There are indications that security agencies are probing how the administration of former President , Goodluck Jonathan allegedly withdrew $6.9million (N1.460b) from a secret account of the Nigerian National Petroleum Corporation, NNPC, to buy three 12 meter (40 feet) mobile stages for use at public events, The Nation reports.
The cash is reported to be part of the unremitted funds into the Federation Account by the NNPC.
The purchase, according to investigation, did not pass through due process and was known only to Dr. Jonathan, his then Chief Security Officer, Mr. O.J. Obuah and former Petroleum Minister , Diezani Alison-Madueke, adding that the CSO raised a memo to his boss for the purchase and the release of the money to that effect.
Jonathan was said to have given his approval and authorized the former minister to disburse the fund.
A source, familiar with the purchase, disclosed to the newspaper that the deal was struck on October 17, 2011 through a curious memo from Obuah, adding that preliminary investigation suggested that there was no record of purchase of the said stages.
The report said the $6.9million was paid into a company?s account after NNPC directed that the money be taken from one of its accounts in New York CITIBANK with sort code CITIUS 33, and Routing number 021000089. The company, was identified as J. Marine Logistics Limited, Abuja, allegedly registered by Obuah.
The source said: ?Between himself, his Chief Security Officer and the former Petroleum Minister, former President Goodluck Jonathan spent in just one shot deal a whopping $6.9 million dollars to buy three 40-feet mobile stages for use at public speaking events.?
According to the report, investigators and security agencies believe this is just one of the tons of alleged corrupt practices frequently engaged in and condoned under the last president.
?Besides the fact that the sum for the stages was incredibly inflated, according to mobile stage industry experts, government investigators say there is no evidence yet that any stage was purchased at all,? one source said, citing several documents.
One of the documents says: ?At the centre of the fraudulent financial ring was the former Chief Security Officer (CSO) to President Goodluck Jonathan, Mr. O.J. Obuah who initiated a memo to the former president on October 17, 2011 asking for the purchase of three mobile stages.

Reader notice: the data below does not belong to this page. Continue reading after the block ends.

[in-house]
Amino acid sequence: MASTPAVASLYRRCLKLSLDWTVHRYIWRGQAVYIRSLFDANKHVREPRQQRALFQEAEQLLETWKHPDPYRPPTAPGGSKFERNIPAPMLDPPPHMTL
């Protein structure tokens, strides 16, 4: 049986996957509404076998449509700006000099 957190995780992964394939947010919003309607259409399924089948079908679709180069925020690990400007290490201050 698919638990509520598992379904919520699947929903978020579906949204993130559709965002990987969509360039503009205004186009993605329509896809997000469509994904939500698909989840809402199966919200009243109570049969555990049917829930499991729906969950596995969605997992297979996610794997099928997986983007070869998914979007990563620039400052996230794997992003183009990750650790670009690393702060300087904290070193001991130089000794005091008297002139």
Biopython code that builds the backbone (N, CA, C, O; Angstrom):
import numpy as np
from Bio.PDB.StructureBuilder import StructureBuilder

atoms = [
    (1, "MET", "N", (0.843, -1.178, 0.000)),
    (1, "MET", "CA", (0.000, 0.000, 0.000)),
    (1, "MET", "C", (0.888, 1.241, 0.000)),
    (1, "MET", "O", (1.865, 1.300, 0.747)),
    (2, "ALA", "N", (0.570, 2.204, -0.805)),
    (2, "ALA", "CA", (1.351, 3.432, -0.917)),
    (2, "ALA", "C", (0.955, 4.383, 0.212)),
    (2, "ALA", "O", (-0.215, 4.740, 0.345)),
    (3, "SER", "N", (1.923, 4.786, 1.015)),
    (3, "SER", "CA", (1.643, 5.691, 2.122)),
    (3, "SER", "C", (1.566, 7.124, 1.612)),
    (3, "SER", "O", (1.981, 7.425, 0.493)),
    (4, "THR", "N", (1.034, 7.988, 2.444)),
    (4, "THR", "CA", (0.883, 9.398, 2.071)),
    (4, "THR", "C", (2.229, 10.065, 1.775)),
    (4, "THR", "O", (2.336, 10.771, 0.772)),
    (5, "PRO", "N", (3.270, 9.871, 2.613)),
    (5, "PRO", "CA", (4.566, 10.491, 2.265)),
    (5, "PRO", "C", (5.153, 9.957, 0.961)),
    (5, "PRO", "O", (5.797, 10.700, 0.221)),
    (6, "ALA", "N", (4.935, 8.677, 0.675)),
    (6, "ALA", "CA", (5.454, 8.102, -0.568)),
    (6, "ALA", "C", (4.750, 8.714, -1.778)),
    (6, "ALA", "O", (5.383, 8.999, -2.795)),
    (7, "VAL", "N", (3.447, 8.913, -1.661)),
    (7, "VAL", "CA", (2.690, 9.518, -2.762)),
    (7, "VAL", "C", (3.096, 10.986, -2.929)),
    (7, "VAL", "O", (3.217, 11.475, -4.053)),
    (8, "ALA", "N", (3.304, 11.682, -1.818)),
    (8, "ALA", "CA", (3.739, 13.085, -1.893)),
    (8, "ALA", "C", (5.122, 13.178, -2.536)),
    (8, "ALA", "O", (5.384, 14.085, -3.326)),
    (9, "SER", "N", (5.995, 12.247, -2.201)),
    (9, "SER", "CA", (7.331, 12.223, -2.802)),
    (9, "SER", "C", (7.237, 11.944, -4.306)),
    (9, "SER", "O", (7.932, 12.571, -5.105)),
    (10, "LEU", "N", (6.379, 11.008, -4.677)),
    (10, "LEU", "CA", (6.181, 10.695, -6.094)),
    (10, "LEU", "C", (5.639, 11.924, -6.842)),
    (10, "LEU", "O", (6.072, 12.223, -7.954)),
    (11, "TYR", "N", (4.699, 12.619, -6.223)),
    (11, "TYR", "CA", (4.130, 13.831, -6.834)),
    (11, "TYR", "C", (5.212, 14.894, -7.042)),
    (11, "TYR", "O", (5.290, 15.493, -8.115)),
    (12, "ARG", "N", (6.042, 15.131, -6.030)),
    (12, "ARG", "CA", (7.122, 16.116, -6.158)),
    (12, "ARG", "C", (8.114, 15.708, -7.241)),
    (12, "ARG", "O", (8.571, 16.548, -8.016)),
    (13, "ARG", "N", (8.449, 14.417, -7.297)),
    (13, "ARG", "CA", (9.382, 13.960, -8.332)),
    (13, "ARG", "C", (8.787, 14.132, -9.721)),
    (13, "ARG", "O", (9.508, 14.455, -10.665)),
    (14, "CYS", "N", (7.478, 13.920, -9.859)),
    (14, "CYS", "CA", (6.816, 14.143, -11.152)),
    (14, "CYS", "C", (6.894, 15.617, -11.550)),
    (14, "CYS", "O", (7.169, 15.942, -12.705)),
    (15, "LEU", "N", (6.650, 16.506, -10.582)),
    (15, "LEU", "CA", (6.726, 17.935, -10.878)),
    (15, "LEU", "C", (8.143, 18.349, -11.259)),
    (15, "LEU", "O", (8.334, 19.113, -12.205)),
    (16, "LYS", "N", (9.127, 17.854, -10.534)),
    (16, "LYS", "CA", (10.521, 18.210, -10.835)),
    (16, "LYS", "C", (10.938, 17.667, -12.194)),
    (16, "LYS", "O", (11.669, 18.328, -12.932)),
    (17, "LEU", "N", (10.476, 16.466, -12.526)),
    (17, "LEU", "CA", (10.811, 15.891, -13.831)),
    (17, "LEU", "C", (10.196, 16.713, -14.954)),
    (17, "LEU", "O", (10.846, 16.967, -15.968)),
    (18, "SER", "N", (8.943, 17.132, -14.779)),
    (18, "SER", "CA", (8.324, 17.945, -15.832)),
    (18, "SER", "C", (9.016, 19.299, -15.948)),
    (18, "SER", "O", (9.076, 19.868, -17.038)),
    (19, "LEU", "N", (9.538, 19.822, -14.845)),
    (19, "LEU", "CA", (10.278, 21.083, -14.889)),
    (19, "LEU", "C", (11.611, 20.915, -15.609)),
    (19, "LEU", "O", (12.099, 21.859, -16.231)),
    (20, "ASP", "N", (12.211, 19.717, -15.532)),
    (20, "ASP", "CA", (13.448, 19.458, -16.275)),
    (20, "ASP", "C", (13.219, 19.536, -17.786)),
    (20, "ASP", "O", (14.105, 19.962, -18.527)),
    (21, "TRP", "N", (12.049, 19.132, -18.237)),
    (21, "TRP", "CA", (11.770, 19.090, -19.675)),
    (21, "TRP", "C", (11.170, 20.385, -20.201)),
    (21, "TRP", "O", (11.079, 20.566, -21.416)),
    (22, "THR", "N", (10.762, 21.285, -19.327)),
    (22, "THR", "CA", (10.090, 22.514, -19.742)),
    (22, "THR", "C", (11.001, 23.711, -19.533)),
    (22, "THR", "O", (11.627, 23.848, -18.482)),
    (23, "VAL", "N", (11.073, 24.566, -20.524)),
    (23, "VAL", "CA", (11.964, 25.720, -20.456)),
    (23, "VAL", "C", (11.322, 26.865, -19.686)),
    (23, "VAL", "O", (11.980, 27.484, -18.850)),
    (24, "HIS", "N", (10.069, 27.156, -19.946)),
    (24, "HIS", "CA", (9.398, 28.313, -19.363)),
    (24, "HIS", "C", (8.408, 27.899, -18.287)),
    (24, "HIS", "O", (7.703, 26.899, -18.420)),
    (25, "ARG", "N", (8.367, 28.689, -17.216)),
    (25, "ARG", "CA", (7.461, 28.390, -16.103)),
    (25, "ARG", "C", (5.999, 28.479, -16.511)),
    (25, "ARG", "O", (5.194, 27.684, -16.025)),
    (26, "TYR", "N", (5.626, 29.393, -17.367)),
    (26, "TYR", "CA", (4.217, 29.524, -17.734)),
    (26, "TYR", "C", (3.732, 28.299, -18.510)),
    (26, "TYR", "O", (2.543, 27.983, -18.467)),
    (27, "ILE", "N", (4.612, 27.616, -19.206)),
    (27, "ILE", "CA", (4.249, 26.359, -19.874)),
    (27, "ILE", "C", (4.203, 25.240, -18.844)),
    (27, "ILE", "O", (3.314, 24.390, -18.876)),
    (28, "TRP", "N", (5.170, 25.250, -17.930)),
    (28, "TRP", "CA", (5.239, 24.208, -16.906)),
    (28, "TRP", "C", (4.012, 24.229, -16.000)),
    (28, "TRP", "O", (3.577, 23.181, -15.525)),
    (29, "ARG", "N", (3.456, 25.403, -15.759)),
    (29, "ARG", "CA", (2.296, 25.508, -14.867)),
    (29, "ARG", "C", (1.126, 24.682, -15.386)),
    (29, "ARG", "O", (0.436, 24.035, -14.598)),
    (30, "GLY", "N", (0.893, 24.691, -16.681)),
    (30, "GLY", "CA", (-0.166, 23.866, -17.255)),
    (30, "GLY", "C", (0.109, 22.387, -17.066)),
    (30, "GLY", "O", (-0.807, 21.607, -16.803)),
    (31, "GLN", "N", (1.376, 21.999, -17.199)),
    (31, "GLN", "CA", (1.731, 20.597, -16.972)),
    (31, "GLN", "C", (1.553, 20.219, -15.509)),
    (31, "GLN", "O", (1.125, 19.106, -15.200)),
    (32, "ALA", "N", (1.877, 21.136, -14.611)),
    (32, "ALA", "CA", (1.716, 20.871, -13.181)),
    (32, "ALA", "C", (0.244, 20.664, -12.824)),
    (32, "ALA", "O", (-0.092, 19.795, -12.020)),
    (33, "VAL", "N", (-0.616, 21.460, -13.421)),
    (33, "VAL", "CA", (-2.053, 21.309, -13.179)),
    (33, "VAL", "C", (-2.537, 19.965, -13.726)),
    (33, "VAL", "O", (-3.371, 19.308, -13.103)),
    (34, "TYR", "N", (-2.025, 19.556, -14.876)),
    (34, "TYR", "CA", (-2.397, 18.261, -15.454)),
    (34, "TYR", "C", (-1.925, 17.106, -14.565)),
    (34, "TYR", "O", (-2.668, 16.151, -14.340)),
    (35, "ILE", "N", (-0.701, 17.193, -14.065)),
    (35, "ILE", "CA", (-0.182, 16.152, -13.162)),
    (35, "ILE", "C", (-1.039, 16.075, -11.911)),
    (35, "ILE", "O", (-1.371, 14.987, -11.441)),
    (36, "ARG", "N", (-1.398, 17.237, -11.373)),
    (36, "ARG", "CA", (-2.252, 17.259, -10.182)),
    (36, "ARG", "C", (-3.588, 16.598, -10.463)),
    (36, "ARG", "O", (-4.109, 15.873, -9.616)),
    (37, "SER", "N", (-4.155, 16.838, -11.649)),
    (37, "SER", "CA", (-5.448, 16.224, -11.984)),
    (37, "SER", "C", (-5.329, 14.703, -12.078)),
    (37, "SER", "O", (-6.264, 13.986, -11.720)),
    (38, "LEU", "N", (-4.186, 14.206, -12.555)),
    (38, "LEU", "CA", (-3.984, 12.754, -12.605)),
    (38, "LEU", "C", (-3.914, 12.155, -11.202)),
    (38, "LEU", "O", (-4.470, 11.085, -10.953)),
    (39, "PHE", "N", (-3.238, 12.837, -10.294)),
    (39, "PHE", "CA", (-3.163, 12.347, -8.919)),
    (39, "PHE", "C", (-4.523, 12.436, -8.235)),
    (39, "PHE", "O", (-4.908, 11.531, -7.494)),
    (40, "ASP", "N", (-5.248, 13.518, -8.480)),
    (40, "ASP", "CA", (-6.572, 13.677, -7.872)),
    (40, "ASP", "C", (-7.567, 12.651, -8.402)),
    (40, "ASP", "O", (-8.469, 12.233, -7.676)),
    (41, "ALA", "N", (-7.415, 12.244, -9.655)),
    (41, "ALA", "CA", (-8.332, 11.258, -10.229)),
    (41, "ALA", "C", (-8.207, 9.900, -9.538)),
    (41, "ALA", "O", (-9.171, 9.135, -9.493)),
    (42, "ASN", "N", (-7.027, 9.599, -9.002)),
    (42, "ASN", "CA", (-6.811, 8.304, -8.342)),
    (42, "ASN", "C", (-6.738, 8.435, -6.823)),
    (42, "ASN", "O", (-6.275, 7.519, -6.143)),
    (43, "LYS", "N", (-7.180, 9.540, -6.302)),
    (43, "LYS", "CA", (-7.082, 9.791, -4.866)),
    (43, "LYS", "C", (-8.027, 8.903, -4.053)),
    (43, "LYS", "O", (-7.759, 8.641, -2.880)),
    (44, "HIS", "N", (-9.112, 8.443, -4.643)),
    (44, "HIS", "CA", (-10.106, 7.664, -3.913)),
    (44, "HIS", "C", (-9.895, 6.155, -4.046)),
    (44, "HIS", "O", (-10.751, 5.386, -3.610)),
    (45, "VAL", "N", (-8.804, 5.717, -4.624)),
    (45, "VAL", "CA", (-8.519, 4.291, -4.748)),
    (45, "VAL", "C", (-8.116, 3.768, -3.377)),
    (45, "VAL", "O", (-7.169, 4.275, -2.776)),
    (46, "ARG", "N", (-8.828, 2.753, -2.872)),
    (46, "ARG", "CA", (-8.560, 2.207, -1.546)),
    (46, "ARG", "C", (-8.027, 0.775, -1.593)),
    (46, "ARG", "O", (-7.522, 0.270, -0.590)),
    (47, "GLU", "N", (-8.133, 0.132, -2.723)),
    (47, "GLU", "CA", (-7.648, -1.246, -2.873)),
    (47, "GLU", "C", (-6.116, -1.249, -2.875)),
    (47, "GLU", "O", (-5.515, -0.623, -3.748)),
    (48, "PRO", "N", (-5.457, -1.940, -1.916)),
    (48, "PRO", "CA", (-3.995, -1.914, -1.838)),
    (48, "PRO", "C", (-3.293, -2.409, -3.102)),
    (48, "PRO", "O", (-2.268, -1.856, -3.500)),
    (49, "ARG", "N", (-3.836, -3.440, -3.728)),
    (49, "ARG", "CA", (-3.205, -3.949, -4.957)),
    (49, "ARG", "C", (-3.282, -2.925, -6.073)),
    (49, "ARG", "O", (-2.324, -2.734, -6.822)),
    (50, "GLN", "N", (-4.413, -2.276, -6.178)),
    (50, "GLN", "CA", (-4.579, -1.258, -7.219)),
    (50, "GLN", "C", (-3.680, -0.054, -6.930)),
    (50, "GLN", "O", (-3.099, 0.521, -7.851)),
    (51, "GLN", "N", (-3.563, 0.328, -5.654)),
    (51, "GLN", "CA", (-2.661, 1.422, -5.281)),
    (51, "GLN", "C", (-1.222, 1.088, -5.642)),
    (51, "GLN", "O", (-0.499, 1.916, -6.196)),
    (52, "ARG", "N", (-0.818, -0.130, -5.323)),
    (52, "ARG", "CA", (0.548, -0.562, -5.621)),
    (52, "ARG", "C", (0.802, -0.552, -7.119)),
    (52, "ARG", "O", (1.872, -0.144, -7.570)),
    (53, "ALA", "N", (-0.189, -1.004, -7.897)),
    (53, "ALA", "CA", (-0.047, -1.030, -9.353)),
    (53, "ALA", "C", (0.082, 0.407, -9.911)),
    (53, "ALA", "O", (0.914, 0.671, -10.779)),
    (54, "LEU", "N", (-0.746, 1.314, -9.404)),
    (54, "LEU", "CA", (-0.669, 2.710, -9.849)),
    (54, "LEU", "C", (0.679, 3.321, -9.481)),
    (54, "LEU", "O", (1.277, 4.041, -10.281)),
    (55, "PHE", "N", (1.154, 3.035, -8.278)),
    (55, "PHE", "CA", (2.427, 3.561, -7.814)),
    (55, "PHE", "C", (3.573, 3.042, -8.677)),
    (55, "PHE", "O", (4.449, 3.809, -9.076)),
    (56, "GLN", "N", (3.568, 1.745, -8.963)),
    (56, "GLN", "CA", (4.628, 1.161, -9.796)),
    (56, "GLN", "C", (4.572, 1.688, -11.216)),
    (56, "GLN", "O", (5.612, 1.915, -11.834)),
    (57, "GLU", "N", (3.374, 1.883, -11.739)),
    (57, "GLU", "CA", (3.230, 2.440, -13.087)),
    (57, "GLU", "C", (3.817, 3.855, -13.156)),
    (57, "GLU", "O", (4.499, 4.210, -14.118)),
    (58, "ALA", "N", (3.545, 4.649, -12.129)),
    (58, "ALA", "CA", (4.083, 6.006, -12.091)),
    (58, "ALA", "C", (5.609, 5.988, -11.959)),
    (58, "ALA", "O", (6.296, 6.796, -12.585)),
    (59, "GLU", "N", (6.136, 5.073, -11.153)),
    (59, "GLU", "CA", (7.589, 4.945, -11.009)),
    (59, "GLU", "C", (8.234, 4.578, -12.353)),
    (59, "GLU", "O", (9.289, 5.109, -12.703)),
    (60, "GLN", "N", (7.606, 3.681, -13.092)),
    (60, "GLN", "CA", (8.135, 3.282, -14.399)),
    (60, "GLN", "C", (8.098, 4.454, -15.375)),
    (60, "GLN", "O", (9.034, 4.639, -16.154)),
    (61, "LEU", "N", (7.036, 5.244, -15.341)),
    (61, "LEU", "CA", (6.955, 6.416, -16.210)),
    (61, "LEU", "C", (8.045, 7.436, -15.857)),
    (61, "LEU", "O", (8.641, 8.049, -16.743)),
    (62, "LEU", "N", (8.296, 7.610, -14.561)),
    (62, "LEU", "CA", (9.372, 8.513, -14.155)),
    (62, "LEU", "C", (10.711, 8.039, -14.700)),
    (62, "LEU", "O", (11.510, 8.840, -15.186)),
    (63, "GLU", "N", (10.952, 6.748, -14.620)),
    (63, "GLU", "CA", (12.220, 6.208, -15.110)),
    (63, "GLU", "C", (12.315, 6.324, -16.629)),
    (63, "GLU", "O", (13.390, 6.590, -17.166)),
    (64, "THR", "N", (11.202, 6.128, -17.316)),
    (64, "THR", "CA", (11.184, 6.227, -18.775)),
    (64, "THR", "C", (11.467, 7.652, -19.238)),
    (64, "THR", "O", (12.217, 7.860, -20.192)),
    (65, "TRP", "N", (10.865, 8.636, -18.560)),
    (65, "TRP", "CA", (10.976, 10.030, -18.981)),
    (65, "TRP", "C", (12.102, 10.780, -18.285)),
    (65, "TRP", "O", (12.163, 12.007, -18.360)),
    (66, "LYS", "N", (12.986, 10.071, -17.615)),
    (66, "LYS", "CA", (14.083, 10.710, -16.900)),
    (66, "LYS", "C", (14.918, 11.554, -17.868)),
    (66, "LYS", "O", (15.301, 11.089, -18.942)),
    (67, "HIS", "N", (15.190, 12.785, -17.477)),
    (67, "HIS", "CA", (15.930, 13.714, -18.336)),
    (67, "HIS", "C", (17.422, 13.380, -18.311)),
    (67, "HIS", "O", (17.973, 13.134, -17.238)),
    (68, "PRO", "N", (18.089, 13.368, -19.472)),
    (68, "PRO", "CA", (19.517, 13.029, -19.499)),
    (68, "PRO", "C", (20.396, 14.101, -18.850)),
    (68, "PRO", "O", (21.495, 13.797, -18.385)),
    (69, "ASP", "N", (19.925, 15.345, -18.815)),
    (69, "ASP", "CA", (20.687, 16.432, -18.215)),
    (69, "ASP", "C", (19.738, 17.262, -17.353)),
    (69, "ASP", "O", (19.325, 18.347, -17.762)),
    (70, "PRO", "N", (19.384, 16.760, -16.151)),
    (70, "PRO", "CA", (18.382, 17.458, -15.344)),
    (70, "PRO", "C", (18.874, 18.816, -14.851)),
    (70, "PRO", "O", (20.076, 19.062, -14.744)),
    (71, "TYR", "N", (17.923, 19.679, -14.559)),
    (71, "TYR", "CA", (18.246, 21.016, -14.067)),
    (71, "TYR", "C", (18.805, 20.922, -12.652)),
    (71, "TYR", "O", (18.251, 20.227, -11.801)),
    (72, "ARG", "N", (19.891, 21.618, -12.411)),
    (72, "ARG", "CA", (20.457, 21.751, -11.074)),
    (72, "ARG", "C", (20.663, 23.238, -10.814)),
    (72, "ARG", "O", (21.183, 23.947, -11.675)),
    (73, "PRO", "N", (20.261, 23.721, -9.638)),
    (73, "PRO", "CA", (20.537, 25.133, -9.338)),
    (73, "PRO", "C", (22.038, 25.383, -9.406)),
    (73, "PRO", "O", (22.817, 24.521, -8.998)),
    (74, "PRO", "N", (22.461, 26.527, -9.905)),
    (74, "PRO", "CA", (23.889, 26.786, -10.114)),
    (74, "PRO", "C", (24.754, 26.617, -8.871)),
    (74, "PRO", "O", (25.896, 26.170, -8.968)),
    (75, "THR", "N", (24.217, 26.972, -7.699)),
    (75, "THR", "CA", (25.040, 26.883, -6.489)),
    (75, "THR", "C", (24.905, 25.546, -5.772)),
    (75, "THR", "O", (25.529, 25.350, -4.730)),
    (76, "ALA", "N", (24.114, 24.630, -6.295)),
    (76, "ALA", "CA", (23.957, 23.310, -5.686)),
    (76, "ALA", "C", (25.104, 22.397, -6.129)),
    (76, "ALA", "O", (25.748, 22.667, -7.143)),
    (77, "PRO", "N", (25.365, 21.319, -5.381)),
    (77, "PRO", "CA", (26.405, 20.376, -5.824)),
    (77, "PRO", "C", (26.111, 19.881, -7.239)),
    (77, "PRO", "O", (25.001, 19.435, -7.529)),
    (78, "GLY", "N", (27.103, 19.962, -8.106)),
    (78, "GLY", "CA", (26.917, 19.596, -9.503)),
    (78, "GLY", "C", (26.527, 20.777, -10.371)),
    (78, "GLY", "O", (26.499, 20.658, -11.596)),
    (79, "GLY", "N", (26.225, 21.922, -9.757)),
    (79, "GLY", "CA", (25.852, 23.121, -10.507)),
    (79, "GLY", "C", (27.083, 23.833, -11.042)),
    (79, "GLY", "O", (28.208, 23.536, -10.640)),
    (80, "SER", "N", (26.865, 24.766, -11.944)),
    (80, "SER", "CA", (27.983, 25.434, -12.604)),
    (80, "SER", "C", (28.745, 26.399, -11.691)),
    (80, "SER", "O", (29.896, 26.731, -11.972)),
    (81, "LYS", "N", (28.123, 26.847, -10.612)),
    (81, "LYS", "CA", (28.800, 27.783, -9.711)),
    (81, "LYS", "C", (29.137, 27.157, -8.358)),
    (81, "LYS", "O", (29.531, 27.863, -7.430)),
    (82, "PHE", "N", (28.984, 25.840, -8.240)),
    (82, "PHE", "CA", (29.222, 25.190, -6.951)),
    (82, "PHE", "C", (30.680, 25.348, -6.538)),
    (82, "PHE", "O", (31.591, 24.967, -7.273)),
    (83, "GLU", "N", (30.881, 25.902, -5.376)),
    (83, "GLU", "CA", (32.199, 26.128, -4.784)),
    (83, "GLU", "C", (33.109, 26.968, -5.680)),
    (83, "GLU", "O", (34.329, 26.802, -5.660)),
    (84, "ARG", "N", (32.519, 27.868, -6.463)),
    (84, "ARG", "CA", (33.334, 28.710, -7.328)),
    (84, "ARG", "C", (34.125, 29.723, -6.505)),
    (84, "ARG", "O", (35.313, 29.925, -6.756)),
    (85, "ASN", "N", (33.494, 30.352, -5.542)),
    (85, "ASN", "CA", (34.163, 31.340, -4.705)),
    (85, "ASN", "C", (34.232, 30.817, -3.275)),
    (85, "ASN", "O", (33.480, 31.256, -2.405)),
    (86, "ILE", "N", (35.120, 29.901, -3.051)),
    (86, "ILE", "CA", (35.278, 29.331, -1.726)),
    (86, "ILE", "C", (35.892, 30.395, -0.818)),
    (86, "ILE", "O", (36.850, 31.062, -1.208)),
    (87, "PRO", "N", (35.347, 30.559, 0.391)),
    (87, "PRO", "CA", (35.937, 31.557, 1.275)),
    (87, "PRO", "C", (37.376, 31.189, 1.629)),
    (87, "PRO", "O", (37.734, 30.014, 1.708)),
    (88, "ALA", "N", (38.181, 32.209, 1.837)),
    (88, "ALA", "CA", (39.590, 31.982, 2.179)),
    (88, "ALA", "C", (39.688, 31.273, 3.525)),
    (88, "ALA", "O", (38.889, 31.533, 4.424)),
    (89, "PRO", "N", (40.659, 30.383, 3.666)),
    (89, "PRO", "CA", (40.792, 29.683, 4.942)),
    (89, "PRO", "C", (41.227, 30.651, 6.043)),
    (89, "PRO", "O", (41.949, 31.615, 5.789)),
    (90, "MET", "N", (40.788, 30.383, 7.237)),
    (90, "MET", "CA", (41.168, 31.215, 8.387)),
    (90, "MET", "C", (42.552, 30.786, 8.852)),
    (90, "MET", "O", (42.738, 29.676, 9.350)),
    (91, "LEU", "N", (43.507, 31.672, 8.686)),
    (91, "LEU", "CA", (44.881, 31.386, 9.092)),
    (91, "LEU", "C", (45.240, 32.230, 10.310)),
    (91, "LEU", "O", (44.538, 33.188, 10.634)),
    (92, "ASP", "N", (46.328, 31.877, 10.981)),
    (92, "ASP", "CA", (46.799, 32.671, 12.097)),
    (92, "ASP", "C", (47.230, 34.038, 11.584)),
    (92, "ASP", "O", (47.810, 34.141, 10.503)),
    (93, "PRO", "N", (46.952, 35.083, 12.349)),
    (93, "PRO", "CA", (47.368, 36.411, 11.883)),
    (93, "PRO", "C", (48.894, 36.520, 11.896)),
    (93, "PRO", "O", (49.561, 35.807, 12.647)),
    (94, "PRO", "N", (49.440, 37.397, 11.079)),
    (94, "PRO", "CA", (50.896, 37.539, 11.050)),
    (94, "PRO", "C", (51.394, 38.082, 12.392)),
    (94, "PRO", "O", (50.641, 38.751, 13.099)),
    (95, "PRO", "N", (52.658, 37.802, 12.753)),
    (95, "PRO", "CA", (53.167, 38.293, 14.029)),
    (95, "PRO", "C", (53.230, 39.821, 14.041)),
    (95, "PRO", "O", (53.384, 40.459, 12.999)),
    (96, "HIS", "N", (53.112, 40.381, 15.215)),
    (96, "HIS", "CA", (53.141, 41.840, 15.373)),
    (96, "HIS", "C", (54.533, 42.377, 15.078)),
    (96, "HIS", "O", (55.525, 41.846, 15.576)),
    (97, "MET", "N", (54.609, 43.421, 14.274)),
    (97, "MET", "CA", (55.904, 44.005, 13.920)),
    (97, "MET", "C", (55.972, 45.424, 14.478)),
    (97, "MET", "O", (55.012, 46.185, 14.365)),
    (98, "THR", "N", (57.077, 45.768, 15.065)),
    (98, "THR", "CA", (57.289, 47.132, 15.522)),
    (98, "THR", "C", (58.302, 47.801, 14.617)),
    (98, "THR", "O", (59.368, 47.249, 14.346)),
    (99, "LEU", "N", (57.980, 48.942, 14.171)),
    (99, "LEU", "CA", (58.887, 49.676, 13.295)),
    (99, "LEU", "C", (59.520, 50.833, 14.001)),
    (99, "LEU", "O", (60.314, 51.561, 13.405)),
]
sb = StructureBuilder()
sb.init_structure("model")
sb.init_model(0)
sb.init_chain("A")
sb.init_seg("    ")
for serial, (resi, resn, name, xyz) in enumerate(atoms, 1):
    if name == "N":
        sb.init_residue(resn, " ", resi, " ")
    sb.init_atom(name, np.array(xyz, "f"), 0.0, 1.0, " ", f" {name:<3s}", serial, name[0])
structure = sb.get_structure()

?He said in that memo to the former president that this is regarding ?my earlier discussion with Your Excellency on the security implication of your public appearances and your subsequent directive on the need to procure a secured presidential platform.?
?And on the same day without any financial advice or purchase order reviews, the former president minuted his approval of the request to buy the three stages to the then Minister for Petroleum Resources, Mrs Diezani Alison-Madueke.
?In his minute, the president said ?we have discussed this, please deal.?
?Right after that okay from the president, on the same October 17, the Senior Special Assistant to the President on Administrative Matters, Matt Aikhionbere did another letter on the strength of the president?s approval requesting the Petroleum Minister to take action on the request to purchase the stages for $6.9m.
?By the next month, an NNPC payment voucher number 3840336 was already in place revealing that the money was released. NNPC directed that the money be taken from one of its accounts in New York CITIBANK with sort code CITIUS 33, and Routing number 021000089.
?It was first routed from the US bank to an NNPC account in Zenith Bank account number 5000026593, Maitama branch in Abuja, from where the money was sent to a private account. The sum of $6.9m was then credited to a Sterling Bank account of one J. Marine Logistics Limited, Abuja, a company investigators say was registered by Obuah.?
The report also quoted the source as saying: ?The $6.9 miilion in question was promptly paid on November 29, 2011 into a private account belonging to the former CSO.
?The former president approved the procurement of the mobile platforms without due process and bye-passing the Procurement Act neither was there an appropriation in the 2011 budget for such facility.